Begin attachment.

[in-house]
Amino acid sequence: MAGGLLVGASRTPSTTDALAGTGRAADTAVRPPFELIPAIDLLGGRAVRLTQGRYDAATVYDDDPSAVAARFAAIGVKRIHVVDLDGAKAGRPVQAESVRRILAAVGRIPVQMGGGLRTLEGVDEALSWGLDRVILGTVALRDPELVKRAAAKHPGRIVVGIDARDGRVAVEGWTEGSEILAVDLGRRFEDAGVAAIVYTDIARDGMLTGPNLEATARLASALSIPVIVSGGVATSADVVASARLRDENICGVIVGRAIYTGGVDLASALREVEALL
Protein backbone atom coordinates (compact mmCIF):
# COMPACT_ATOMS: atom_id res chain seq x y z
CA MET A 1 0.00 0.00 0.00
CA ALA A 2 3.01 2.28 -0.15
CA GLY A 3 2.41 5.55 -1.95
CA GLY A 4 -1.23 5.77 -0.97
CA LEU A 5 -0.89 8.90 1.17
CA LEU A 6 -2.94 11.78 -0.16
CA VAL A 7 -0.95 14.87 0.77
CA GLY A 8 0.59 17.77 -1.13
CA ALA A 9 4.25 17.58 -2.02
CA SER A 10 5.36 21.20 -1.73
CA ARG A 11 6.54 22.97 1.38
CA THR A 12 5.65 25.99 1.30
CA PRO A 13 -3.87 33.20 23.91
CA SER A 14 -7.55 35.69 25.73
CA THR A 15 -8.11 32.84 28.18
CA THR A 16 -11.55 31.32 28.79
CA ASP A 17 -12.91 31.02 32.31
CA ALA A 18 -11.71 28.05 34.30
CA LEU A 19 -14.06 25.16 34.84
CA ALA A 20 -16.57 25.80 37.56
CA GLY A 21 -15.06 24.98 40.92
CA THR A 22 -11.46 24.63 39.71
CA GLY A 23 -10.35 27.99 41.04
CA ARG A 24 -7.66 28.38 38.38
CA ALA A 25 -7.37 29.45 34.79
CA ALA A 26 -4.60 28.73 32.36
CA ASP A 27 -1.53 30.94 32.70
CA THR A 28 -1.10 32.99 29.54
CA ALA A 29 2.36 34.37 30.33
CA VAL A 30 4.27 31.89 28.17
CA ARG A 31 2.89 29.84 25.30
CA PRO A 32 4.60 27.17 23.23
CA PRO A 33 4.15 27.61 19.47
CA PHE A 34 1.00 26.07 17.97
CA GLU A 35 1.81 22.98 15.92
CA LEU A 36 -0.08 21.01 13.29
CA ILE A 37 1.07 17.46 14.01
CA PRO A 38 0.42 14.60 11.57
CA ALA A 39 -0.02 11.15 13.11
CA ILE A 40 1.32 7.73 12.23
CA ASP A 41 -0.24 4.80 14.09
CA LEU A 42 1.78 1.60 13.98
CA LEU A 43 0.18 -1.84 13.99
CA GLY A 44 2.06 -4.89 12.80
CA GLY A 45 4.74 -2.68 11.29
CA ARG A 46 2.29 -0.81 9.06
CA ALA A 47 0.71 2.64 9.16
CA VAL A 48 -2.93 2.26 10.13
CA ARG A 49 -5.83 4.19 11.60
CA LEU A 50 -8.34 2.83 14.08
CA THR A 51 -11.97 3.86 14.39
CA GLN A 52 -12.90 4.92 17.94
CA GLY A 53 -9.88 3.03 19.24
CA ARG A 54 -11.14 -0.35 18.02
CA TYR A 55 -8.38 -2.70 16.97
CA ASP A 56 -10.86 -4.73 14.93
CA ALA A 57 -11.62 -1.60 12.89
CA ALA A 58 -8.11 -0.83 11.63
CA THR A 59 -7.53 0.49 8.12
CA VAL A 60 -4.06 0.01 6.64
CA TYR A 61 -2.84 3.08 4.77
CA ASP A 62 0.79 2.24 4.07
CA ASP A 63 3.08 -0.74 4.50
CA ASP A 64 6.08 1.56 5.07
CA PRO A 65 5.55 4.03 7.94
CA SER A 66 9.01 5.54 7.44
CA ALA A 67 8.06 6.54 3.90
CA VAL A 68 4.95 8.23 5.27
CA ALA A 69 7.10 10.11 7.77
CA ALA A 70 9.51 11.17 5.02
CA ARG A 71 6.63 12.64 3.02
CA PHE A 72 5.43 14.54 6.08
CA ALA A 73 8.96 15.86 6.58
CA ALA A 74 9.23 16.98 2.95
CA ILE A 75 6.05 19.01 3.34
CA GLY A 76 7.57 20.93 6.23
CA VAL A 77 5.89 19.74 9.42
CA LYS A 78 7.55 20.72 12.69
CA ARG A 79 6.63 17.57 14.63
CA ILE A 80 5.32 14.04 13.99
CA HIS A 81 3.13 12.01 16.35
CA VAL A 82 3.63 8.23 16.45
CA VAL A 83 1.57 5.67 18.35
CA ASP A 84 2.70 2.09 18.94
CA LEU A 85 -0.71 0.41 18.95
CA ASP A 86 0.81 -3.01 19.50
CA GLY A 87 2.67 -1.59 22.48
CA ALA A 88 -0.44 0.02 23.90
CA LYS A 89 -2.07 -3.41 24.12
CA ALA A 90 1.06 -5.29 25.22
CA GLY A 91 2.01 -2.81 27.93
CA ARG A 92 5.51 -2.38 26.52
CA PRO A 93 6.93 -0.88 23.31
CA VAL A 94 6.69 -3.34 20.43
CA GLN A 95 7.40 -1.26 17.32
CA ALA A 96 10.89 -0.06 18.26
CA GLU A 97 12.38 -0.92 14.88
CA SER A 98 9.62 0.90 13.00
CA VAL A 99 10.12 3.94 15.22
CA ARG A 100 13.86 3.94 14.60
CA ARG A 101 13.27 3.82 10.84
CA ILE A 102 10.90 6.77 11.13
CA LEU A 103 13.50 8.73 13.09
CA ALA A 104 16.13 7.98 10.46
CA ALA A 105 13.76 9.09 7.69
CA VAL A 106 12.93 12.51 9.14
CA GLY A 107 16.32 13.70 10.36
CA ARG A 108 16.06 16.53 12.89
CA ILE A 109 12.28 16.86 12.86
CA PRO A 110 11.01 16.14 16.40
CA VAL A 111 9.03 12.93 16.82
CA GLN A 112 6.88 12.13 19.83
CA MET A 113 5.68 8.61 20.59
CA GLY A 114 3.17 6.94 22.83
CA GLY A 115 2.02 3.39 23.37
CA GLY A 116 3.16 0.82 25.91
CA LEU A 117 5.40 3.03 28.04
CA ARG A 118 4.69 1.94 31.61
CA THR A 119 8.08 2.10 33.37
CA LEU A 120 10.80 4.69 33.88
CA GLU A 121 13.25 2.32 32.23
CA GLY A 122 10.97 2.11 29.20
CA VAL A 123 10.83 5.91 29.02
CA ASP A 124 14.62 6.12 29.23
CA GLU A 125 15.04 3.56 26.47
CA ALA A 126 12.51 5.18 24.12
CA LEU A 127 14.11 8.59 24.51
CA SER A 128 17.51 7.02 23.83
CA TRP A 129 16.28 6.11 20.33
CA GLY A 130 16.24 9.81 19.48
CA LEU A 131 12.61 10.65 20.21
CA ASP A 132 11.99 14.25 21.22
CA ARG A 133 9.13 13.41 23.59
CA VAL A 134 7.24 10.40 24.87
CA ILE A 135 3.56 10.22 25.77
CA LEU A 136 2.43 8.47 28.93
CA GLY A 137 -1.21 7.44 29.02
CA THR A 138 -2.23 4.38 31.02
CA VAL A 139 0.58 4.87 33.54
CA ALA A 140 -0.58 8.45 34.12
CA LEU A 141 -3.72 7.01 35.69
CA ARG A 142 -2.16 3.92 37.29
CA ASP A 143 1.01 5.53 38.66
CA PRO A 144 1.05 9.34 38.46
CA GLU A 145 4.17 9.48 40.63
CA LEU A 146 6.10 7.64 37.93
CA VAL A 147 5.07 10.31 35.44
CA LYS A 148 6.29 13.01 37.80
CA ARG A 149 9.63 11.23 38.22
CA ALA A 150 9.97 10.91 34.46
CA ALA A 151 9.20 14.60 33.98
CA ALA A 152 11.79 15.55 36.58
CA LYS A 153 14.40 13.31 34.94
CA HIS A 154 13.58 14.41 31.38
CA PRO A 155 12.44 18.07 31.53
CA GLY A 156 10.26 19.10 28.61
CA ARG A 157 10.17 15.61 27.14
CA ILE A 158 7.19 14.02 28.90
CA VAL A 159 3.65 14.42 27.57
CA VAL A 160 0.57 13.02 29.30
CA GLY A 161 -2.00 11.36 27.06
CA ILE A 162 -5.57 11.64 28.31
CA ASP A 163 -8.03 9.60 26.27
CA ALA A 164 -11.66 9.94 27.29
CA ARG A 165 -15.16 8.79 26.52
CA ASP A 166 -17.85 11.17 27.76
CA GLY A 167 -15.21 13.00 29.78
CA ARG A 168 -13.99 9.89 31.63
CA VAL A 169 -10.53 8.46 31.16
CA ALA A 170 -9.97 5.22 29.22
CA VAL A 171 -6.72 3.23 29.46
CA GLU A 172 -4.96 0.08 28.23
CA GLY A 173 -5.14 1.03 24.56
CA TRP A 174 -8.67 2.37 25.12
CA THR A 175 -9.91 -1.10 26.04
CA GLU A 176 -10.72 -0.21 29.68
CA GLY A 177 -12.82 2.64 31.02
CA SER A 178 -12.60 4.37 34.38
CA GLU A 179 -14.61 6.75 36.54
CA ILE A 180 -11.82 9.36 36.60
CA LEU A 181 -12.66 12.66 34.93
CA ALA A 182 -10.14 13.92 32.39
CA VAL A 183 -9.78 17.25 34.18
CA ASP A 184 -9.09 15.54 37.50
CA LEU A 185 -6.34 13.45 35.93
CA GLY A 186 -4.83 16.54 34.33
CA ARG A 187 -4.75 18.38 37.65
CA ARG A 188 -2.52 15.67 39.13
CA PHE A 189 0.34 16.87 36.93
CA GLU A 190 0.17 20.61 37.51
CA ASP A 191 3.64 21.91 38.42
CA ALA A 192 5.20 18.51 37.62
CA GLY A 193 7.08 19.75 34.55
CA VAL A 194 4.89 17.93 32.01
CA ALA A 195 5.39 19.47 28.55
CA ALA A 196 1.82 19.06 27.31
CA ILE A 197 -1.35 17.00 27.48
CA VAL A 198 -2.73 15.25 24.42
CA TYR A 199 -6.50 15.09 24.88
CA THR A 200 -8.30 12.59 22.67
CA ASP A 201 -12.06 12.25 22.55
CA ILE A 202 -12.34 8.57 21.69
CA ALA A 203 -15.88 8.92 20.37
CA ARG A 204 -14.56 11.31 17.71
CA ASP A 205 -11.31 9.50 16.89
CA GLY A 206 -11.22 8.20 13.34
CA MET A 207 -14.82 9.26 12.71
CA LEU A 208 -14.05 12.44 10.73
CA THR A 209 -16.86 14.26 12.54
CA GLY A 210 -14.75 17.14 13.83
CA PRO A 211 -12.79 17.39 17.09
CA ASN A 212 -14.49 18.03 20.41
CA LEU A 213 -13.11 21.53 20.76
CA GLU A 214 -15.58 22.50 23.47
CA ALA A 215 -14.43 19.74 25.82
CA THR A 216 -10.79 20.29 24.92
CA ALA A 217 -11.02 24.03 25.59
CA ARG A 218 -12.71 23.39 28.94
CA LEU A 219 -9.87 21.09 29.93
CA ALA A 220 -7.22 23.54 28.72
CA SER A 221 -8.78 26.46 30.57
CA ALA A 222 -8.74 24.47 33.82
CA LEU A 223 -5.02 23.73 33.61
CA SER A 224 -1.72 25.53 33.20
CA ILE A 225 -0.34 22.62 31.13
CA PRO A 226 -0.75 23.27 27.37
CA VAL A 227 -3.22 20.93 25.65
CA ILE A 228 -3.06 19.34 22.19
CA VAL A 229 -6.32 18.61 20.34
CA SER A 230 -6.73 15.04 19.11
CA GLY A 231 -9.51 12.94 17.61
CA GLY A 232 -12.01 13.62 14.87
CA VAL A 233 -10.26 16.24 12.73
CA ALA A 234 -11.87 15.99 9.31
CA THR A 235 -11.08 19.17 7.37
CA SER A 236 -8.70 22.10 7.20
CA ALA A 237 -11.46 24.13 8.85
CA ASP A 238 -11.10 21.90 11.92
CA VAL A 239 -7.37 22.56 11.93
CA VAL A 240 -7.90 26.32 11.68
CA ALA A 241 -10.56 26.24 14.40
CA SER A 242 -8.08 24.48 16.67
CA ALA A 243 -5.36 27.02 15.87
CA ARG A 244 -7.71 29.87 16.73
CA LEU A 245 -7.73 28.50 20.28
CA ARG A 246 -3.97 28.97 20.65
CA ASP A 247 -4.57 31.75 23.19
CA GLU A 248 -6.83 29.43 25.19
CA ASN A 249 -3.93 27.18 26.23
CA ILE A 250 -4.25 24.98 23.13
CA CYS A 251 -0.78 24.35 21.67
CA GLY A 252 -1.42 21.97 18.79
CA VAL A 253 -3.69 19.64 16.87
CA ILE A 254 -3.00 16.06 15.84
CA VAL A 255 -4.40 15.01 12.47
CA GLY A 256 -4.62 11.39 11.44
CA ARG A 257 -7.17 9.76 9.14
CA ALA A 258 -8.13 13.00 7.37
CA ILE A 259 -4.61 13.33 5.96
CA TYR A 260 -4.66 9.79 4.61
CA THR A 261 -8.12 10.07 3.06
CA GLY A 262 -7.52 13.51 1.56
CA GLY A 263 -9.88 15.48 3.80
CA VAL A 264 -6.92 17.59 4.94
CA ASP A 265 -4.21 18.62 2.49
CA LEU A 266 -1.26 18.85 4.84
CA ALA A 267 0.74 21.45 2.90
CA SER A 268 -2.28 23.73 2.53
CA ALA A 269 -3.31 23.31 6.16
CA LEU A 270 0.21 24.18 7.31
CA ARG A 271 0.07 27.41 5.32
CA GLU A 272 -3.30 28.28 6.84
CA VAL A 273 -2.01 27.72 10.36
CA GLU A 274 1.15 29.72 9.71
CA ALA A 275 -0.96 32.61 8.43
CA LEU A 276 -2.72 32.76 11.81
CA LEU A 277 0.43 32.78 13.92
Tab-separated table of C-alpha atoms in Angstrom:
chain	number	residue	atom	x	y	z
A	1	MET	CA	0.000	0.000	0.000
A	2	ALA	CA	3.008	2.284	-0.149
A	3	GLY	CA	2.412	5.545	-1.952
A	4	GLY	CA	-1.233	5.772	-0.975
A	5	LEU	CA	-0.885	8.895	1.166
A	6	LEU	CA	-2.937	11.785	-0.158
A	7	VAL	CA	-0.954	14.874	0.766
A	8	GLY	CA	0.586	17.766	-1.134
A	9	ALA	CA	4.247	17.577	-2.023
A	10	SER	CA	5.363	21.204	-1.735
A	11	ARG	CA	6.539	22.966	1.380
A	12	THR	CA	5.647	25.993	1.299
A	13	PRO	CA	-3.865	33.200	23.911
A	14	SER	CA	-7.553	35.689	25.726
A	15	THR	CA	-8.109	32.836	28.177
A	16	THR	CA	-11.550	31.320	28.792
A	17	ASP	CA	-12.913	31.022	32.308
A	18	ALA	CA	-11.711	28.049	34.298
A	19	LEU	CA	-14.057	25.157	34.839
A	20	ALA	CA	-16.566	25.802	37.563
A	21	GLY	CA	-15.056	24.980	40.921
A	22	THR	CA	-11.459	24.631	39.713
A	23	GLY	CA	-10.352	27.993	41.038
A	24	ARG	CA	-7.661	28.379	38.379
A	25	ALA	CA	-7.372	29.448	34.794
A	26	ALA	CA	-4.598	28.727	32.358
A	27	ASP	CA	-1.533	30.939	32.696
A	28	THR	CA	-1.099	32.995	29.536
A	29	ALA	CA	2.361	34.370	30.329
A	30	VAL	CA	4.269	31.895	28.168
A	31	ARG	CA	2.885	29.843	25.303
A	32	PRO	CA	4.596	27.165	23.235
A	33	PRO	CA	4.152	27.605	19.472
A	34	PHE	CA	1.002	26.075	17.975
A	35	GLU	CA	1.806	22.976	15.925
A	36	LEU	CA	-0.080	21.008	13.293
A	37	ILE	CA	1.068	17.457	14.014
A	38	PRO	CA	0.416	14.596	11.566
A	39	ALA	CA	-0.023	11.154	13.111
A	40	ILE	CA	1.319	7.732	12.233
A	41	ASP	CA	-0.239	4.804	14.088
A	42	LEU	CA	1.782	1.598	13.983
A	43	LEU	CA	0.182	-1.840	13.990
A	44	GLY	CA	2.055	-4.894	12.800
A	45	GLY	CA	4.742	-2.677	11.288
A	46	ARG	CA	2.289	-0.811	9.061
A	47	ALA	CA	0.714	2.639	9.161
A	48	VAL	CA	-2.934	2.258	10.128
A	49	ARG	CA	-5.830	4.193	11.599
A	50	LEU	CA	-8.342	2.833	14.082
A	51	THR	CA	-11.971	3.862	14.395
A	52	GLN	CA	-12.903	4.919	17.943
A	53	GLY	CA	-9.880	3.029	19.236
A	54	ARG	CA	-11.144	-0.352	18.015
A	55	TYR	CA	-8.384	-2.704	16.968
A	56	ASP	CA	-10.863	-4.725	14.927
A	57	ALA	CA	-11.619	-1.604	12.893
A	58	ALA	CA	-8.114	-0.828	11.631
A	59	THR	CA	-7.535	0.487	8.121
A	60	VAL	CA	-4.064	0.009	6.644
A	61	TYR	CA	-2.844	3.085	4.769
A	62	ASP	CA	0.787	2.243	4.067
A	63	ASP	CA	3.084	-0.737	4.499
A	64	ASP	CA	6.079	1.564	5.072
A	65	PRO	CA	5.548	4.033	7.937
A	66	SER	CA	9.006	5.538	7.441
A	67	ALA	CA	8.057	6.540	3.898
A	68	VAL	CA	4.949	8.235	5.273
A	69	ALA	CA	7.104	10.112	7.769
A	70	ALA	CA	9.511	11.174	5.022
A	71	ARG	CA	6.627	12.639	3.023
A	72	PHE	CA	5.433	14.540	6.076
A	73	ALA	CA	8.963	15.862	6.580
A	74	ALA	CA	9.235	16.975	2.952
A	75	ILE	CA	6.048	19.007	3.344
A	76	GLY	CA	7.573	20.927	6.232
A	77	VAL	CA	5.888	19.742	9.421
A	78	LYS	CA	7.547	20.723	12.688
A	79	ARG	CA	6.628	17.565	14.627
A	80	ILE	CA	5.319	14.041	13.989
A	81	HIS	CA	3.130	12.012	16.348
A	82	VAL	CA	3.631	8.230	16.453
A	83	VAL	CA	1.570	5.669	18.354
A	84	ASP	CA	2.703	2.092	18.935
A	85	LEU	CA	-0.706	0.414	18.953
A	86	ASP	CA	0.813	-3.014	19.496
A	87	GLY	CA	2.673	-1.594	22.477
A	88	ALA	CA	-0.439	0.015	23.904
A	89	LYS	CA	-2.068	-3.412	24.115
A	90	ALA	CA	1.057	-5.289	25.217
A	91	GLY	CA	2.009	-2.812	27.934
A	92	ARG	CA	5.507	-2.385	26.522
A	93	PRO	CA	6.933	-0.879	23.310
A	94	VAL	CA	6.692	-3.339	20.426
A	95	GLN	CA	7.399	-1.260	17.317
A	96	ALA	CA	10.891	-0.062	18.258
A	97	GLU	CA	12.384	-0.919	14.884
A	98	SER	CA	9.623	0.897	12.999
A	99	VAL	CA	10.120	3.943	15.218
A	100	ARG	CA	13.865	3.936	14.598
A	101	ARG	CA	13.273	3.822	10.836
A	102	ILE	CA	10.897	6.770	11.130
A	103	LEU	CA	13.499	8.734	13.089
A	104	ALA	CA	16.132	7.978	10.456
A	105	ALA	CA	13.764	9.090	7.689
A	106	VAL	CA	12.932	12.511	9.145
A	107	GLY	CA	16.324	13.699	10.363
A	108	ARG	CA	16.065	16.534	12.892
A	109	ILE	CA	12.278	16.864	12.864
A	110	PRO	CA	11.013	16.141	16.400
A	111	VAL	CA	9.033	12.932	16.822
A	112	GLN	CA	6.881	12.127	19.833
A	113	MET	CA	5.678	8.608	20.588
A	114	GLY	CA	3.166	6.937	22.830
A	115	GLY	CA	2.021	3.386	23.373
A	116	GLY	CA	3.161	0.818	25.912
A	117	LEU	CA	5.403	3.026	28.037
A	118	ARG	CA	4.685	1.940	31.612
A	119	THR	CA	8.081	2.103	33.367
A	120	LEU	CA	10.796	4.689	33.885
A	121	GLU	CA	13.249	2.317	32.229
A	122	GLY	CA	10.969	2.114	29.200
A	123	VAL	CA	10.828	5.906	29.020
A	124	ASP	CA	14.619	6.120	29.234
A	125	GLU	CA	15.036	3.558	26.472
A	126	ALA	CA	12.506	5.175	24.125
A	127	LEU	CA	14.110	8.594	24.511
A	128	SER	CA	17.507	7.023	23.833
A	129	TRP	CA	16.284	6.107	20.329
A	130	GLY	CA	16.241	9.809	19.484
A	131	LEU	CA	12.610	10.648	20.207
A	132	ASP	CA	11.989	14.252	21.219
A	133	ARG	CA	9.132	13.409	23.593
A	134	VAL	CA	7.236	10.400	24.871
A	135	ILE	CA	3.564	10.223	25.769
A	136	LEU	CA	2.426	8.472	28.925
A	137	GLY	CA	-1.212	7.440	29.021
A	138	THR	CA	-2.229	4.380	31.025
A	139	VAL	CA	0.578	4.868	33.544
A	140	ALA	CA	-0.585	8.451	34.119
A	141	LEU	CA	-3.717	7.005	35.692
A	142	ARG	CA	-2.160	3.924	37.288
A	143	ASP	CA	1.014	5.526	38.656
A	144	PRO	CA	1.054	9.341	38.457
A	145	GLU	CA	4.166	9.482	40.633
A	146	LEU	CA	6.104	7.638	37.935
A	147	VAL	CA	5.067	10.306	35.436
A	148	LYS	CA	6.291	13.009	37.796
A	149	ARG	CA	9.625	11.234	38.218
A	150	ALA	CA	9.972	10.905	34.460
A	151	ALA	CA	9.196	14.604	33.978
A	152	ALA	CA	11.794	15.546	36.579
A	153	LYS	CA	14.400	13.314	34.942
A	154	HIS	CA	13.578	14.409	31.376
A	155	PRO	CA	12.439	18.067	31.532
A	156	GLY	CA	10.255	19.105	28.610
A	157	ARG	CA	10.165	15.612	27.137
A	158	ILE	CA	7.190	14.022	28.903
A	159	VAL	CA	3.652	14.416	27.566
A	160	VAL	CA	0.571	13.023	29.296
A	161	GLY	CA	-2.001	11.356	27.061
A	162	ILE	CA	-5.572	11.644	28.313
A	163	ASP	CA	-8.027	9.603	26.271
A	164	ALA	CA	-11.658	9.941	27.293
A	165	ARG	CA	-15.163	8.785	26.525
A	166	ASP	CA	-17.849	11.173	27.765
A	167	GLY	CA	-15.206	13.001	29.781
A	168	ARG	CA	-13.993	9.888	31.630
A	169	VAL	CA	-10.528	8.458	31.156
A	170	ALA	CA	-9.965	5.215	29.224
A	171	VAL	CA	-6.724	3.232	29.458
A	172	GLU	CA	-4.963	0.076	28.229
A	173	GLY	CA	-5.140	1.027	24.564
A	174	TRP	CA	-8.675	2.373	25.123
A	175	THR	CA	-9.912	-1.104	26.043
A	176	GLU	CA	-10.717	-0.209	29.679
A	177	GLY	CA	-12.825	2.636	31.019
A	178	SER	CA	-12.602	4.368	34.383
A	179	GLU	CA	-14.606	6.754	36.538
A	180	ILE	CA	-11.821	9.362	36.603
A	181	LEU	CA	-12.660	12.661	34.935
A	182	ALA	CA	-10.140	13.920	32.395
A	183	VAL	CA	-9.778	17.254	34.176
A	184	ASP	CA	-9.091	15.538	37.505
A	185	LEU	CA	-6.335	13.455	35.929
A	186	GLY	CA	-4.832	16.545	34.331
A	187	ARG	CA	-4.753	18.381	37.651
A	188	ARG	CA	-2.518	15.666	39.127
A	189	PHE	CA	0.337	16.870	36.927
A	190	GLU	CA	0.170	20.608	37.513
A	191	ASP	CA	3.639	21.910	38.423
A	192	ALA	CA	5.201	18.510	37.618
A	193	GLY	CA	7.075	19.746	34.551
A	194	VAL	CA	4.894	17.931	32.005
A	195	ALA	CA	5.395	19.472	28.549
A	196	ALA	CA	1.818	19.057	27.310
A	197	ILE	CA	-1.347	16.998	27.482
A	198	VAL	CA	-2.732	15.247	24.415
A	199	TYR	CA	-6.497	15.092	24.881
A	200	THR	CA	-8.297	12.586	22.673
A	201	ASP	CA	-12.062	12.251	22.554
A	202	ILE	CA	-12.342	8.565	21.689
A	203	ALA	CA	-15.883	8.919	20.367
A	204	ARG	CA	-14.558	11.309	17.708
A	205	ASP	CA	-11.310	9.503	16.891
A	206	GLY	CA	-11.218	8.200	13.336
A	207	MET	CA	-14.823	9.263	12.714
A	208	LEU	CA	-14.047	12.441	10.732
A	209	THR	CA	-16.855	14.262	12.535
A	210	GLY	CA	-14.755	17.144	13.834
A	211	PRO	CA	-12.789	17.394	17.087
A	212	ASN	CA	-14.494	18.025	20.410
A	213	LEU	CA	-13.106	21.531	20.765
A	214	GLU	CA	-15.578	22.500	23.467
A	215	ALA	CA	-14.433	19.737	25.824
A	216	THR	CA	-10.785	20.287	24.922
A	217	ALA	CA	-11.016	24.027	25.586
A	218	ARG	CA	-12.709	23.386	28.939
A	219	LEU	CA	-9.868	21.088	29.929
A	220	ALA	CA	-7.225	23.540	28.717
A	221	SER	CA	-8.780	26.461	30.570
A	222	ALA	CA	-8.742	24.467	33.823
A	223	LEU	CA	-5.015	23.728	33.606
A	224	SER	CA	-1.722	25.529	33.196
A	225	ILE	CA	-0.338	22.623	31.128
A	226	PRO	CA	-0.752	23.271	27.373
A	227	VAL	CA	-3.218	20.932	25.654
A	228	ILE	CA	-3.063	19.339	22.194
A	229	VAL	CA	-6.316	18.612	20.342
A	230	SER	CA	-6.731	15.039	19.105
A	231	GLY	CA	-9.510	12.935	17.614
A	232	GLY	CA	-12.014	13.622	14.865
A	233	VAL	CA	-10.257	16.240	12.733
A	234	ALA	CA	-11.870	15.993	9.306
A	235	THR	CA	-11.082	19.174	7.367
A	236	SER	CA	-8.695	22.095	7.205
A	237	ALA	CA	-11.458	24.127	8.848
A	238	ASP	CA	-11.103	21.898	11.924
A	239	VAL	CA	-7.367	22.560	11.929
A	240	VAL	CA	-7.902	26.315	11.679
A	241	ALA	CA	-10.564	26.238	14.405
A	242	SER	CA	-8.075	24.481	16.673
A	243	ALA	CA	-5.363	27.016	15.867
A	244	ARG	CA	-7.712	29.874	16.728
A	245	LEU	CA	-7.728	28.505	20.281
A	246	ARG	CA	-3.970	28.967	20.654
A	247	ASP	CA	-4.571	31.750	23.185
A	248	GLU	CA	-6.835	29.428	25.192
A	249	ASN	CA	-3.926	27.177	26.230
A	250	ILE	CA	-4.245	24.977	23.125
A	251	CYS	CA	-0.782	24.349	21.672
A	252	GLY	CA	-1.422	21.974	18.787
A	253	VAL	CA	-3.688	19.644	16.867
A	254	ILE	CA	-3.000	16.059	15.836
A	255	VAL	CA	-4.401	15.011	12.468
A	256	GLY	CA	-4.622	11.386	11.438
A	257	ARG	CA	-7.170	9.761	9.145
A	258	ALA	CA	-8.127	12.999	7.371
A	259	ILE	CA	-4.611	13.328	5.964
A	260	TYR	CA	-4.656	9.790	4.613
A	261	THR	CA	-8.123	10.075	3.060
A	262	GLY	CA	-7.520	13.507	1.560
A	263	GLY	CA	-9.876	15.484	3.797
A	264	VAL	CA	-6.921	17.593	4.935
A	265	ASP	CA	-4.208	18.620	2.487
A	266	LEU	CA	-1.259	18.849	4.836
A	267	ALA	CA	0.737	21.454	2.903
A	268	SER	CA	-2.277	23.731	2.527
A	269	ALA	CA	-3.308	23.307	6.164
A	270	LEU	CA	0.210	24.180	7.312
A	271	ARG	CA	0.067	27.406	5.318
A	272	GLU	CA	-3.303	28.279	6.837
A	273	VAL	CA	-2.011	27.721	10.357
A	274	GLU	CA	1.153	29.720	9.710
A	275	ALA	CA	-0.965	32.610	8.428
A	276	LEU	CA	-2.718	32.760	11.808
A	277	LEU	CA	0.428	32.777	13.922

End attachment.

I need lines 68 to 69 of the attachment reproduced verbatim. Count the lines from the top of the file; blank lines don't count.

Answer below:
CA ASP A 64 6.08 1.56 5.07
CA PRO A 65 5.55 4.03 7.94